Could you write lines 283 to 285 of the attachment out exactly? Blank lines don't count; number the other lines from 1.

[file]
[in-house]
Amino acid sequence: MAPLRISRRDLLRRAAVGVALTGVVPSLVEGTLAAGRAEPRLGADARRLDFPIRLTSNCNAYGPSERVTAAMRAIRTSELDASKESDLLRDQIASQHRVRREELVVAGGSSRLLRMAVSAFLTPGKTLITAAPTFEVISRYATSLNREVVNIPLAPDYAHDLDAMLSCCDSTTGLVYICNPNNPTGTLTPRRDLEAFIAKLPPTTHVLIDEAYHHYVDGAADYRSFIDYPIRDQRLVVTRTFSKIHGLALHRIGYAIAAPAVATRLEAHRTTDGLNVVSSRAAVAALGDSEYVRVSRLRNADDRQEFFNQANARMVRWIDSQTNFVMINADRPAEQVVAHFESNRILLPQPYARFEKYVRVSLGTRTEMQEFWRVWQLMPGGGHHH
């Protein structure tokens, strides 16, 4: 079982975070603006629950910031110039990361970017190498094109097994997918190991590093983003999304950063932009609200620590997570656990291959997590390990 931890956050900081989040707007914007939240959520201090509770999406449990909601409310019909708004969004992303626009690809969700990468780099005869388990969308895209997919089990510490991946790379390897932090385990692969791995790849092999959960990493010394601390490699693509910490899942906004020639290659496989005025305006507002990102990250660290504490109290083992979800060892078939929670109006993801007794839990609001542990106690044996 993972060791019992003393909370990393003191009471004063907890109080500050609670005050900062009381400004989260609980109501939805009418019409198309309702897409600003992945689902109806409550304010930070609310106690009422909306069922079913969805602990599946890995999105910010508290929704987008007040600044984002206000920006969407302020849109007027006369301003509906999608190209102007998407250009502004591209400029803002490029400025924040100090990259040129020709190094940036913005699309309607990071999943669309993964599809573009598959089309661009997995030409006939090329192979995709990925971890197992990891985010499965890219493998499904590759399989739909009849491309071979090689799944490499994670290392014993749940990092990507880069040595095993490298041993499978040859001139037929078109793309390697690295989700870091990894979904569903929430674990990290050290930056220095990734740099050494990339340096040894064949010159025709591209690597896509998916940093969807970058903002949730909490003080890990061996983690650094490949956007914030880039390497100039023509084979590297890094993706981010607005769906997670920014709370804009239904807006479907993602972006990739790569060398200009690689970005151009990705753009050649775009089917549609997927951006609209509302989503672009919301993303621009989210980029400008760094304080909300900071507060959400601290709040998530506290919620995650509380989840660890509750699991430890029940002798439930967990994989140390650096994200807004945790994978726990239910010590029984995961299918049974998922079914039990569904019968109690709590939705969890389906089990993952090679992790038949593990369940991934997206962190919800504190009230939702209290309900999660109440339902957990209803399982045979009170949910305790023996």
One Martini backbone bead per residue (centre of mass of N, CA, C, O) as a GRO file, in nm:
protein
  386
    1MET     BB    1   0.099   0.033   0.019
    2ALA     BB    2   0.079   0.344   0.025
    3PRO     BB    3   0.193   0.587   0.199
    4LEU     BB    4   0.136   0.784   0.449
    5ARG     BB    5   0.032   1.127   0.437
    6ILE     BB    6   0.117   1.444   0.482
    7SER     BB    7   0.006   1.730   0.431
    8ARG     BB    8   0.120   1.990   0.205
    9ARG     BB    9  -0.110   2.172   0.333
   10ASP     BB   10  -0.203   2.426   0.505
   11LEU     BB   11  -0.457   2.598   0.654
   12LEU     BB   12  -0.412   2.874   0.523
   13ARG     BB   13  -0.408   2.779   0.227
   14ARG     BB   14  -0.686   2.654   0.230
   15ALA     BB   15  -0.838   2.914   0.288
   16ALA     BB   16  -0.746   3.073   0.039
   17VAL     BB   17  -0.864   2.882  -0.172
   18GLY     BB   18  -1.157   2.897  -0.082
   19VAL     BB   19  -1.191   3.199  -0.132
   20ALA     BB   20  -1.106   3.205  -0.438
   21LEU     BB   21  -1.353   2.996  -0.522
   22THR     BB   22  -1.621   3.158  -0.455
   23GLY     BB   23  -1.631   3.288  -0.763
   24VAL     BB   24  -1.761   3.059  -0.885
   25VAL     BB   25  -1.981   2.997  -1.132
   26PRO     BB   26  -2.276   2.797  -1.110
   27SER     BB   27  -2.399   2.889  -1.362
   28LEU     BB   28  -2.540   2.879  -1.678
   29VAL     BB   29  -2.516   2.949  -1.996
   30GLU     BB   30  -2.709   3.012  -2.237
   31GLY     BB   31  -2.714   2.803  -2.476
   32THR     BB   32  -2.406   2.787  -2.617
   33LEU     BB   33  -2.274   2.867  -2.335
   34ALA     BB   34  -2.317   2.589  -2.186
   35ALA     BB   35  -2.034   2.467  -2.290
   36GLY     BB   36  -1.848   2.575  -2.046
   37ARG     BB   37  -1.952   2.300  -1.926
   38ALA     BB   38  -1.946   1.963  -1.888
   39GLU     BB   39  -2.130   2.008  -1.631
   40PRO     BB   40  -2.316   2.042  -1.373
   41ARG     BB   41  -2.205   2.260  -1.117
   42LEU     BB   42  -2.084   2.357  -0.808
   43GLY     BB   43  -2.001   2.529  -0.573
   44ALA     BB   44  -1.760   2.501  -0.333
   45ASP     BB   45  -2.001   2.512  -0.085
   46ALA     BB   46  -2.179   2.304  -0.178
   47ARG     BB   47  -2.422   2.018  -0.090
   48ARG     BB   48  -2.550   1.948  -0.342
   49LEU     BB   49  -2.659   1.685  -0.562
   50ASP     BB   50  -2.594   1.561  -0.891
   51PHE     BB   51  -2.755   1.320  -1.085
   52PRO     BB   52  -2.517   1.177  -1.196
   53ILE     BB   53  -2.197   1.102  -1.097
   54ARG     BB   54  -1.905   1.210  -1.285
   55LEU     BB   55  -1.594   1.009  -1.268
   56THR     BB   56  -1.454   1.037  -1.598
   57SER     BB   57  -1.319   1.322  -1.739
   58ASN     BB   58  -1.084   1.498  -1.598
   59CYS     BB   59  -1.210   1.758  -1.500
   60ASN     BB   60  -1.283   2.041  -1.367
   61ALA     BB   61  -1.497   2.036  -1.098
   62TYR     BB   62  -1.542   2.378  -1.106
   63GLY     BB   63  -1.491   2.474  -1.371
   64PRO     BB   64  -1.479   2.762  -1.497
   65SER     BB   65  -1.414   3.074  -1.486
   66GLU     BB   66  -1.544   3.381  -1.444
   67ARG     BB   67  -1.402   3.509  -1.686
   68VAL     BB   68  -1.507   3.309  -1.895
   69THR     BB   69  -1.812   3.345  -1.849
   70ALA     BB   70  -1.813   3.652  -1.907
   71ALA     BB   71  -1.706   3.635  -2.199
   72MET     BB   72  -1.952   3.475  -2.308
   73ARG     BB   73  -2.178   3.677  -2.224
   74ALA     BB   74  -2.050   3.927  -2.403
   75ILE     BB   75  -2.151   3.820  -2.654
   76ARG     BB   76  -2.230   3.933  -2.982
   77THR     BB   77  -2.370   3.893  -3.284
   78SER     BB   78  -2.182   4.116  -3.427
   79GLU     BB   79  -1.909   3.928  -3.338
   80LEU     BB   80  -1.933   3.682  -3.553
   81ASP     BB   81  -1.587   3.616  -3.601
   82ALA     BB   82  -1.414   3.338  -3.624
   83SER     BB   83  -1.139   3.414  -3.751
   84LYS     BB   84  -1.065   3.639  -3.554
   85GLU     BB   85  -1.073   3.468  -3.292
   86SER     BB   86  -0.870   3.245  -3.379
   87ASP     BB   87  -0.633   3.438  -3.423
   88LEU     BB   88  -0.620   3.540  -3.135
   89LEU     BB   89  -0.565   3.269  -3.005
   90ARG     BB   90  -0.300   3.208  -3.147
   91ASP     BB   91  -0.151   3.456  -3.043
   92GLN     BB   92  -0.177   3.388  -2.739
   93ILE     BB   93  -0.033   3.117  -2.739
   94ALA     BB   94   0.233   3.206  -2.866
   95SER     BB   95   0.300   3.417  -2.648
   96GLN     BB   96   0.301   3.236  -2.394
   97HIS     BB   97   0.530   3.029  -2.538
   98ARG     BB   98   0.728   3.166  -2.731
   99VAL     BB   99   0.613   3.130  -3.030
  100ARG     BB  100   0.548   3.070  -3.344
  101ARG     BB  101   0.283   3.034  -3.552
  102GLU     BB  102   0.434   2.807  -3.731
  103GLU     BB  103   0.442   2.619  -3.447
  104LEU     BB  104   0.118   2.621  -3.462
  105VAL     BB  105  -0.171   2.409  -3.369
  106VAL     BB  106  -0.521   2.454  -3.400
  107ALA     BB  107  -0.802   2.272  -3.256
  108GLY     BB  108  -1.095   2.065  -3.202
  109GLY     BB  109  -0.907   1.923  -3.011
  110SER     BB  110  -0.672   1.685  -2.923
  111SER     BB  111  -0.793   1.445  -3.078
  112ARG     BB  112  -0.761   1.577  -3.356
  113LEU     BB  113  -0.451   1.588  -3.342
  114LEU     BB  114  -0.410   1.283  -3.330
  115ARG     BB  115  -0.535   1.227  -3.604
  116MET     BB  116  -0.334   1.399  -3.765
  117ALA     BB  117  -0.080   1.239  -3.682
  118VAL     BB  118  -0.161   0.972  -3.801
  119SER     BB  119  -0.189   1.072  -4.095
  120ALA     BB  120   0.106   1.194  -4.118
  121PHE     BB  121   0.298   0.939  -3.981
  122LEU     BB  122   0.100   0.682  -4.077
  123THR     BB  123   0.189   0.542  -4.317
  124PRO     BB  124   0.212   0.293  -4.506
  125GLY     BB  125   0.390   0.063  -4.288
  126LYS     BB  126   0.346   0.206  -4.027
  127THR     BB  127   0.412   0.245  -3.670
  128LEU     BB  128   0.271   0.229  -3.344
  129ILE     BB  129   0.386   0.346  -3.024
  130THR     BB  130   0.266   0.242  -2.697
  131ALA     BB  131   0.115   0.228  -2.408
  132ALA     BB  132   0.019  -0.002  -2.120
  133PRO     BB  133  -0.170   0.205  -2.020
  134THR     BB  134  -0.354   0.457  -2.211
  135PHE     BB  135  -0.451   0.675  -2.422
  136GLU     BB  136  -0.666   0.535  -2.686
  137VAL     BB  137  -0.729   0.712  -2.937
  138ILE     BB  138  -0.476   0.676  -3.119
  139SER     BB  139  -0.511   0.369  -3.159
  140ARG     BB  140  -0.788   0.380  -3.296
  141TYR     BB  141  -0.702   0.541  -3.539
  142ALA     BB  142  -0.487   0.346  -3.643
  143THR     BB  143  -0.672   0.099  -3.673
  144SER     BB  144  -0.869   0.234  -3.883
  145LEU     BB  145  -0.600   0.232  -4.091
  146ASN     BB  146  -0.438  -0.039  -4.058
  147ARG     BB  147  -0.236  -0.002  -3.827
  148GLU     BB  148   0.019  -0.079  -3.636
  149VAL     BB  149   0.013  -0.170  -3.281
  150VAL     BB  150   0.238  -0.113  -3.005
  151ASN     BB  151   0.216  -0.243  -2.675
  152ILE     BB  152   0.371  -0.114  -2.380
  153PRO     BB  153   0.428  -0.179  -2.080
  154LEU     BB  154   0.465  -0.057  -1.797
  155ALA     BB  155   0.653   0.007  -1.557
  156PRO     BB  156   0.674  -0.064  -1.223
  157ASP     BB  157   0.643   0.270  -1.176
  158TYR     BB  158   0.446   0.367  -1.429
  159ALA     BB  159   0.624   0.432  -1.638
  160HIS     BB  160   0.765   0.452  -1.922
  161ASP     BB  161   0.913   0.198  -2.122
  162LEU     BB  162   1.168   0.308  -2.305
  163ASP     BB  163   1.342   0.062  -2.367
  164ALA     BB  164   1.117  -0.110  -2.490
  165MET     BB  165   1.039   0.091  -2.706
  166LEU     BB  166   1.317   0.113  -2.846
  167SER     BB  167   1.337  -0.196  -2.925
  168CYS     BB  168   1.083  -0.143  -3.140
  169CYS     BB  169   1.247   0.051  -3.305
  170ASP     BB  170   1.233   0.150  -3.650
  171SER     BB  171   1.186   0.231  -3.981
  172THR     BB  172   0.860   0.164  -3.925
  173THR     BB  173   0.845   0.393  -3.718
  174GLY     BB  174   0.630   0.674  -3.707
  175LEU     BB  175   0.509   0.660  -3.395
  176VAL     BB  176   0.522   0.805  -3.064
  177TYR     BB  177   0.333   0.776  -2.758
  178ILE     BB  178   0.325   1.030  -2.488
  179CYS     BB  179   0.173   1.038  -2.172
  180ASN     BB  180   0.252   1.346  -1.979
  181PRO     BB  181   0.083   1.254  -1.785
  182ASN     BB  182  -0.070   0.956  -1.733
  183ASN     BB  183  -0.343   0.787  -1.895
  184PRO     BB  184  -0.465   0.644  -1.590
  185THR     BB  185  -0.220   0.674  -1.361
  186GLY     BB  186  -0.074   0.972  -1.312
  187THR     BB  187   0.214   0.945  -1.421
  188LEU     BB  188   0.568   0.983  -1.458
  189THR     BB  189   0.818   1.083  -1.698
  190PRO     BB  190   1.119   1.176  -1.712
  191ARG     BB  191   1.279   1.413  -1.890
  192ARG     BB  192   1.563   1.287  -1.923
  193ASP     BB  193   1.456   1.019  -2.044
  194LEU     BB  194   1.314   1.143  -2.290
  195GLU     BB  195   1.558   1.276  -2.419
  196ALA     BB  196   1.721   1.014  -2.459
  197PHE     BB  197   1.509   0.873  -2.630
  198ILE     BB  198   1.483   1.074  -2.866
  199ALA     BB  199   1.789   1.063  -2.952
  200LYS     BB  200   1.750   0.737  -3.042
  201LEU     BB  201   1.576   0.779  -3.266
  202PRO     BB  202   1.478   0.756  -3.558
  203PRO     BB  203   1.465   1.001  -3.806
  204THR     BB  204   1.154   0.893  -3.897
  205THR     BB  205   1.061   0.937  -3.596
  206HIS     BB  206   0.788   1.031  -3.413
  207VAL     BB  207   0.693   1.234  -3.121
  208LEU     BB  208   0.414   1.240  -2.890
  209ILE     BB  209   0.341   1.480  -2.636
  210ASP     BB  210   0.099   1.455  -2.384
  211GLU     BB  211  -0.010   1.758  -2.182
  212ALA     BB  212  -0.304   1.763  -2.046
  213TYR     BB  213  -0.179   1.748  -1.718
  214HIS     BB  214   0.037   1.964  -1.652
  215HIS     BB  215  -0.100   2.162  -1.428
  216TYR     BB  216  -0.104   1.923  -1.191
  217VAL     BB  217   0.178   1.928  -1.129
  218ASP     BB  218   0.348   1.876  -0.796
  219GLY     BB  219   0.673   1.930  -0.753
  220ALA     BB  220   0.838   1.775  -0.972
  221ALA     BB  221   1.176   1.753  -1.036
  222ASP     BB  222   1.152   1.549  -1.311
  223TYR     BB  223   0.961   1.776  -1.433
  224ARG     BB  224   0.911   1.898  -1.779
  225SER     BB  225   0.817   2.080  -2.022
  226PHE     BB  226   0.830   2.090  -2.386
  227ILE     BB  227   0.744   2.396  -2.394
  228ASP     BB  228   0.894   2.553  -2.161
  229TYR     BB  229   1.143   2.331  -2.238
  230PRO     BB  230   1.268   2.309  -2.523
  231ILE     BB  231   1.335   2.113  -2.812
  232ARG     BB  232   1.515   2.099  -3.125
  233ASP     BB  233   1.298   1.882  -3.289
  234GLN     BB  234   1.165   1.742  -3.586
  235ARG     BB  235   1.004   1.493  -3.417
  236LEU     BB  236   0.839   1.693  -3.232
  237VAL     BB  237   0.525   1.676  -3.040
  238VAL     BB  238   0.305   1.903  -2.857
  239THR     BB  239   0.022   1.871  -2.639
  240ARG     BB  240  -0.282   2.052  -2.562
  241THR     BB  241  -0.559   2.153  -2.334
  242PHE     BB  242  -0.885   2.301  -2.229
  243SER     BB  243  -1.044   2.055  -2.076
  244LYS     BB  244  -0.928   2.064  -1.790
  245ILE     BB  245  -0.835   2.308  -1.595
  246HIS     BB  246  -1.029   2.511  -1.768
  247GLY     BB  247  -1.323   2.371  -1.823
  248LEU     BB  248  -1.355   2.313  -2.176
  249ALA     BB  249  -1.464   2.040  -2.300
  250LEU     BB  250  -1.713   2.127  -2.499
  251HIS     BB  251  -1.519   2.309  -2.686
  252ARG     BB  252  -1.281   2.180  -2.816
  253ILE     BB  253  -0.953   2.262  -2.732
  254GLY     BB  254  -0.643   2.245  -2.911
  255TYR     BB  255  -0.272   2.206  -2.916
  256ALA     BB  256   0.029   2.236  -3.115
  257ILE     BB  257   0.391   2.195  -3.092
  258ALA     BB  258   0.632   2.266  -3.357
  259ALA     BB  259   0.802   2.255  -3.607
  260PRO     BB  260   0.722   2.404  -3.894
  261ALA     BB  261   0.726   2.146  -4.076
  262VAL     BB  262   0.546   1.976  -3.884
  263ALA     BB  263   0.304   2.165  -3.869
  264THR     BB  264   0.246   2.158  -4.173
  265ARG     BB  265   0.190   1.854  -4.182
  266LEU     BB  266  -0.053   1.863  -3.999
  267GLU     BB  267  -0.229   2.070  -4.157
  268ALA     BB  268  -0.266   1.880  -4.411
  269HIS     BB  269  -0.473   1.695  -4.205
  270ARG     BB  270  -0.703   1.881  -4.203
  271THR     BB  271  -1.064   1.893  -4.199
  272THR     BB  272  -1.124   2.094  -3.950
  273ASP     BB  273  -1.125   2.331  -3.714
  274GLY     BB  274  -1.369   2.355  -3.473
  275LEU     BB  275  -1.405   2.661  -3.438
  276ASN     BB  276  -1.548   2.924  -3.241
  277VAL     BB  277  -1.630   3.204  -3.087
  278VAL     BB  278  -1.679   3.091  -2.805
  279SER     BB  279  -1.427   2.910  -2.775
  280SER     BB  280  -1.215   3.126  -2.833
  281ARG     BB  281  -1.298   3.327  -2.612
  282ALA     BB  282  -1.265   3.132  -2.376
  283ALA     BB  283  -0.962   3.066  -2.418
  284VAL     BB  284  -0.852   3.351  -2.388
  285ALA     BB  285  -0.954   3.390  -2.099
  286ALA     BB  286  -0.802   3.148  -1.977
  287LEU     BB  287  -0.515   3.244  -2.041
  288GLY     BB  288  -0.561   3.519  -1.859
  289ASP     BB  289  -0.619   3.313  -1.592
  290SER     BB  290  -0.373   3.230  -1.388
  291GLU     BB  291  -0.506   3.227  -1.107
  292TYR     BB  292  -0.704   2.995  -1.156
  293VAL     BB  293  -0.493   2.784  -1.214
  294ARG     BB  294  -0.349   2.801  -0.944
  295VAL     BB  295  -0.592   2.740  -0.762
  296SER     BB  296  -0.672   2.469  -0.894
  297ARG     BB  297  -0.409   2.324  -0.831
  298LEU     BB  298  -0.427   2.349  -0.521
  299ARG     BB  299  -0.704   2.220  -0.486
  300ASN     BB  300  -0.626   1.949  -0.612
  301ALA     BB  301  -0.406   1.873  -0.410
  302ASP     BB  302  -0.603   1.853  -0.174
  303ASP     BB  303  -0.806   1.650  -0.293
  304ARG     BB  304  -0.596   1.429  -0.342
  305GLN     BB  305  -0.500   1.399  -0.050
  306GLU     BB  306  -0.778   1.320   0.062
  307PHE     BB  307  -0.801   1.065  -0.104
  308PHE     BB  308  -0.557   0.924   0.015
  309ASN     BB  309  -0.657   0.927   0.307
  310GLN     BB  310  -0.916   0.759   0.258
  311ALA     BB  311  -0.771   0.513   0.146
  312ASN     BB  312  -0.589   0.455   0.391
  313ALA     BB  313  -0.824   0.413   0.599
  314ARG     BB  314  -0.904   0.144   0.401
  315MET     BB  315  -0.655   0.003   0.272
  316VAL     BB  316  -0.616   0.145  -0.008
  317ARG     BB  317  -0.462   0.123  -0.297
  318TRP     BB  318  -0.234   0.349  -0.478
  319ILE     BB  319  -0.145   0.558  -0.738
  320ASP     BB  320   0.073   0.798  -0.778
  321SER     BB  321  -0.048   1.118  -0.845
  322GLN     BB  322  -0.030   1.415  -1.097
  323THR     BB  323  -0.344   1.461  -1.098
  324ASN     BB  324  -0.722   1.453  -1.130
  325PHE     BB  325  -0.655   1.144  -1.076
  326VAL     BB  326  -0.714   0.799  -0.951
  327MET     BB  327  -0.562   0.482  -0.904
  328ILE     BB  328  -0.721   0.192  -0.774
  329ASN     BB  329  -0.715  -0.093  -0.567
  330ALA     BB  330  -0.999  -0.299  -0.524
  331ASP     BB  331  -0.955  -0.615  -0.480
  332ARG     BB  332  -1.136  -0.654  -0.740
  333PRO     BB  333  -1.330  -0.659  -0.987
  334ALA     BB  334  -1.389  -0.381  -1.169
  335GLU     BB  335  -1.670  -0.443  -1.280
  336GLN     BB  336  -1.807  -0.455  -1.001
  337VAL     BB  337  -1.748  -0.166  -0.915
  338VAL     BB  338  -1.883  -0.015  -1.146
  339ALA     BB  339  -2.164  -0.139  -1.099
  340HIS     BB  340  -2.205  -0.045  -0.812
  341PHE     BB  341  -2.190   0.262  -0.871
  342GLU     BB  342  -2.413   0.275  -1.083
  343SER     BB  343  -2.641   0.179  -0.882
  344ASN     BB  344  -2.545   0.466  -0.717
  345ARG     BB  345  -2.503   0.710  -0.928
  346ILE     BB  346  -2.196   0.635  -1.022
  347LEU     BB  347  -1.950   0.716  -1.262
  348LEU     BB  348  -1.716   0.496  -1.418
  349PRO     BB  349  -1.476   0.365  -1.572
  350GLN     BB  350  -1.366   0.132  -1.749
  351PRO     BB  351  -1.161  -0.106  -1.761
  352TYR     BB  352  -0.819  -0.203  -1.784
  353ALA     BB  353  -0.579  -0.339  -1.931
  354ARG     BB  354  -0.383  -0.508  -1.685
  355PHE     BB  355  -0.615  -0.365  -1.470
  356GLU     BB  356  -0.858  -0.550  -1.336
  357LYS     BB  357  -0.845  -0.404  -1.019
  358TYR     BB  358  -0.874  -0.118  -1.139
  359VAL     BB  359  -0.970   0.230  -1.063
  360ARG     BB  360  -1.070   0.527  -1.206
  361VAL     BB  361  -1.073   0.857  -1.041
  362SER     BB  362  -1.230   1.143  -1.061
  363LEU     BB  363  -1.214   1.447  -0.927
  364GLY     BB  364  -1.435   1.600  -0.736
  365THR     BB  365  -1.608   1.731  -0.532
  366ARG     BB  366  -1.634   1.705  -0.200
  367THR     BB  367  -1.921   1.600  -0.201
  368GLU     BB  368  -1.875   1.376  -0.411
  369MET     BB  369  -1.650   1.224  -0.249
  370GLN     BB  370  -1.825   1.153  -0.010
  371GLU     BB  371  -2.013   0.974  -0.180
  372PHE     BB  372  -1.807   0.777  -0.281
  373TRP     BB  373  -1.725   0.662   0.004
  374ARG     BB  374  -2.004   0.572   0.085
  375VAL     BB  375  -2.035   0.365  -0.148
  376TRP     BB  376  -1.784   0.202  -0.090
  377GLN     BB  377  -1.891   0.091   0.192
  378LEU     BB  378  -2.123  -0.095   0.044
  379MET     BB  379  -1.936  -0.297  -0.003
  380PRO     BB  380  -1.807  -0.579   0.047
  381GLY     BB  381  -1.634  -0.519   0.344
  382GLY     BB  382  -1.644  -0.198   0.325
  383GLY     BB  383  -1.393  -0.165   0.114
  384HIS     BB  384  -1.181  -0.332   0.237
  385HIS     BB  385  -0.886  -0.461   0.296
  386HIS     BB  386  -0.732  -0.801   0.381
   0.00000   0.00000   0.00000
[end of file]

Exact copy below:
  277VAL     BB  277  -1.630   3.204  -3.087
  278VAL     BB  278  -1.679   3.091  -2.805
  279SER     BB  279  -1.427   2.910  -2.775